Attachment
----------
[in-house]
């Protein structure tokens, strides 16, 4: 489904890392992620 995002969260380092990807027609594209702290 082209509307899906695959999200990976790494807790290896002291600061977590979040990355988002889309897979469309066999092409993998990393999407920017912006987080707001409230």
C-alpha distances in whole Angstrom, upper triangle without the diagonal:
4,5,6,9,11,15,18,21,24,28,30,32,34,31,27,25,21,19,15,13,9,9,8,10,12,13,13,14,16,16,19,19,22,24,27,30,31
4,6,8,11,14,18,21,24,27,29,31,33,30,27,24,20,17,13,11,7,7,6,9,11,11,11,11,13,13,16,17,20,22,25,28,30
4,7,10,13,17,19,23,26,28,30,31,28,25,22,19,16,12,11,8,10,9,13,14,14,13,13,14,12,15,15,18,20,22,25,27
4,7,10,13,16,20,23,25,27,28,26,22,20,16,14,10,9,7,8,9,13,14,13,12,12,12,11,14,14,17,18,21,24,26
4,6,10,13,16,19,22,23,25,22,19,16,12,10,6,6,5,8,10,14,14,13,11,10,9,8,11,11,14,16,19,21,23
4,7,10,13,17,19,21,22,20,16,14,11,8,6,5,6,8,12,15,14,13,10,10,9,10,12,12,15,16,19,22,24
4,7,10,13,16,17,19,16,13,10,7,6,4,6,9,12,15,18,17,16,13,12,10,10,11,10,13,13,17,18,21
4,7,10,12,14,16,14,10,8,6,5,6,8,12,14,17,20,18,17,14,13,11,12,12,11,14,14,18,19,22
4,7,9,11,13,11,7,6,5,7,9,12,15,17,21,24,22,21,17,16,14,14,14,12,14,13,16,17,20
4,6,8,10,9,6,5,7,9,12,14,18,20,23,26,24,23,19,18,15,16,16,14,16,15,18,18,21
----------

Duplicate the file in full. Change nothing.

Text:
[in-house]
């Protein structure tokens, strides 16, 4: 489904890392992620 995002969260380092990807027609594209702290 082209509307899906695959999200990976790494807790290896002291600061977590979040990355988002889309897979469309066999092409993998990393999407920017912006987080707001409230």
C-alpha distances in whole Angstrom, upper triangle without the diagonal:
4,5,6,9,11,15,18,21,24,28,30,32,34,31,27,25,21,19,15,13,9,9,8,10,12,13,13,14,16,16,19,19,22,24,27,30,31
4,6,8,11,14,18,21,24,27,29,31,33,30,27,24,20,17,13,11,7,7,6,9,11,11,11,11,13,13,16,17,20,22,25,28,30
4,7,10,13,17,19,23,26,28,30,31,28,25,22,19,16,12,11,8,10,9,13,14,14,13,13,14,12,15,15,18,20,22,25,27
4,7,10,13,16,20,23,25,27,28,26,22,20,16,14,10,9,7,8,9,13,14,13,12,12,12,11,14,14,17,18,21,24,26
4,6,10,13,16,19,22,23,25,22,19,16,12,10,6,6,5,8,10,14,14,13,11,10,9,8,11,11,14,16,19,21,23
4,7,10,13,17,19,21,22,20,16,14,11,8,6,5,6,8,12,15,14,13,10,10,9,10,12,12,15,16,19,22,24
4,7,10,13,16,17,19,16,13,10,7,6,4,6,9,12,15,18,17,16,13,12,10,10,11,10,13,13,17,18,21
4,7,10,12,14,16,14,10,8,6,5,6,8,12,14,17,20,18,17,14,13,11,12,12,11,14,14,18,19,22
4,7,9,11,13,11,7,6,5,7,9,12,15,17,21,24,22,21,17,16,14,14,14,12,14,13,16,17,20
4,6,8,10,9,6,5,7,9,12,14,18,20,23,26,24,23,19,18,15,16,16,14,16,15,18,18,21